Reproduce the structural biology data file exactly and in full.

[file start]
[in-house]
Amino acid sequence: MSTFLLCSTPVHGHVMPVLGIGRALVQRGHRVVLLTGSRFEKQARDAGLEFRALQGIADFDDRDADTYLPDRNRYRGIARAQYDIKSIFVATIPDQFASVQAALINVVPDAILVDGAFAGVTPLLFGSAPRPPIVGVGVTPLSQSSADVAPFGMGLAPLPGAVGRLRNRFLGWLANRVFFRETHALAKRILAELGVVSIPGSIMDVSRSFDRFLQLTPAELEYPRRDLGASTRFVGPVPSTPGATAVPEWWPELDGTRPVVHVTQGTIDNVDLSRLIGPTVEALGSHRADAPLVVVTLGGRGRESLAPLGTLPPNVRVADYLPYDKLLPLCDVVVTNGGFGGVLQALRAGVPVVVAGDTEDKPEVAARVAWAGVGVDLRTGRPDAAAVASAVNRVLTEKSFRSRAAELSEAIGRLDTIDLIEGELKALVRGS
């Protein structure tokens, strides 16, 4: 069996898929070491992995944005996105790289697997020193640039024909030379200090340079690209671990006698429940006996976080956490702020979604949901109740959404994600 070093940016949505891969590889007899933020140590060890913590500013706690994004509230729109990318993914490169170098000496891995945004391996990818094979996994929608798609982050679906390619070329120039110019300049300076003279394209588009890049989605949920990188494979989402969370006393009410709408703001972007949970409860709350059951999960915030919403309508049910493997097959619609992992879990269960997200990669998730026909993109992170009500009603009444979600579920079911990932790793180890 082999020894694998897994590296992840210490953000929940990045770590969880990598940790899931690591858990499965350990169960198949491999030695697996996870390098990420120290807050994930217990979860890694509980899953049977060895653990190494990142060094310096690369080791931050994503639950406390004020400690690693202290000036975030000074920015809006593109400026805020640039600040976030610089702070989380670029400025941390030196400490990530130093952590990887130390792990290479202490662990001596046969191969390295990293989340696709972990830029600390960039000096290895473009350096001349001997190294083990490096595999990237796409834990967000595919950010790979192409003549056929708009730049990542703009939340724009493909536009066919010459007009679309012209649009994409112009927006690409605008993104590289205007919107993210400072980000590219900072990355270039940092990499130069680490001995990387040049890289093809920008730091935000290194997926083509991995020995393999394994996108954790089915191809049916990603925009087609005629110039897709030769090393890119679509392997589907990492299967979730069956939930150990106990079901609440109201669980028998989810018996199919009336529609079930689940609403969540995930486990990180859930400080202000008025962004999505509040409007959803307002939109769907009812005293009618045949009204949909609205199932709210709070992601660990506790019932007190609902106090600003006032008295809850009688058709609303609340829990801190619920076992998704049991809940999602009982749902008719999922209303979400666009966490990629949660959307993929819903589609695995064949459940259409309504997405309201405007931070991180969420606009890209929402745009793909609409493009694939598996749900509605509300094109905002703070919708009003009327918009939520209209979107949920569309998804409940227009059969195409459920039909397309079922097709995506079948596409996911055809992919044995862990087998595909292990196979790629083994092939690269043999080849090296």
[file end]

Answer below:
[in-house]
Amino acid sequence: MSTFLLCSTPVHGHVMPVLGIGRALVQRGHRVVLLTGSRFEKQARDAGLEFRALQGIADFDDRDADTYLPDRNRYRGIARAQYDIKSIFVATIPDQFASVQAALINVVPDAILVDGAFAGVTPLLFGSAPRPPIVGVGVTPLSQSSADVAPFGMGLAPLPGAVGRLRNRFLGWLANRVFFRETHALAKRILAELGVVSIPGSIMDVSRSFDRFLQLTPAELEYPRRDLGASTRFVGPVPSTPGATAVPEWWPELDGTRPVVHVTQGTIDNVDLSRLIGPTVEALGSHRADAPLVVVTLGGRGRESLAPLGTLPPNVRVADYLPYDKLLPLCDVVVTNGGFGGVLQALRAGVPVVVAGDTEDKPEVAARVAWAGVGVDLRTGRPDAAAVASAVNRVLTEKSFRSRAAELSEAIGRLDTIDLIEGELKALVRGS
């Protein structure tokens, strides 16, 4: 069996898929070491992995944005996105790289697997020193640039024909030379200090340079690209671990006698429940006996976080956490702020979604949901109740959404994600 070093940016949505891969590889007899933020140590060890913590500013706690994004509230729109990318993914490169170098000496891995945004391996990818094979996994929608798609982050679906390619070329120039110019300049300076003279394209588009890049989605949920990188494979989402969370006393009410709408703001972007949970409860709350059951999960915030919403309508049910493997097959619609992992879990269960997200990669998730026909993109992170009500009603009444979600579920079911990932790793180890 082999020894694998897994590296992840210490953000929940990045770590969880990598940790899931690591858990499965350990169960198949491999030695697996996870390098990420120290807050994930217990979860890694509980899953049977060895653990190494990142060094310096690369080791931050994503639950406390004020400690690693202290000036975030000074920015809006593109400026805020640039600040976030610089702070989380670029400025941390030196400490990530130093952590990887130390792990290479202490662990001596046969191969390295990293989340696709972990830029600390960039000096290895473009350096001349001997190294083990490096595999990237796409834990967000595919950010790979192409003549056929708009730049990542703009939340724009493909536009066919010459007009679309012209649009994409112009927006690409605008993104590289205007919107993210400072980000590219900072990355270039940092990499130069680490001995990387040049890289093809920008730091935000290194997926083509991995020995393999394994996108954790089915191809049916990603925009087609005629110039897709030769090393890119679509392997589907990492299967979730069956939930150990106990079901609440109201669980028998989810018996199919009336529609079930689940609403969540995930486990990180859930400080202000008025962004999505509040409007959803307002939109769907009812005293009618045949009204949909609205199932709210709070992601660990506790019932007190609902106090600003006032008295809850009688058709609303609340829990801190619920076992998704049991809940999602009982749902008719999922209303979400666009966490990629949660959307993929819903589609695995064949459940259409309504997405309201405007931070991180969420606009890209929402745009793909609409493009694939598996749900509605509300094109905002703070919708009003009327918009939520209209979107949920569309998804409940227009059969195409459920039909397309079922097709995506079948596409996911055809992919044995862990087998595909292990196979790629083994092939690269043999080849090296």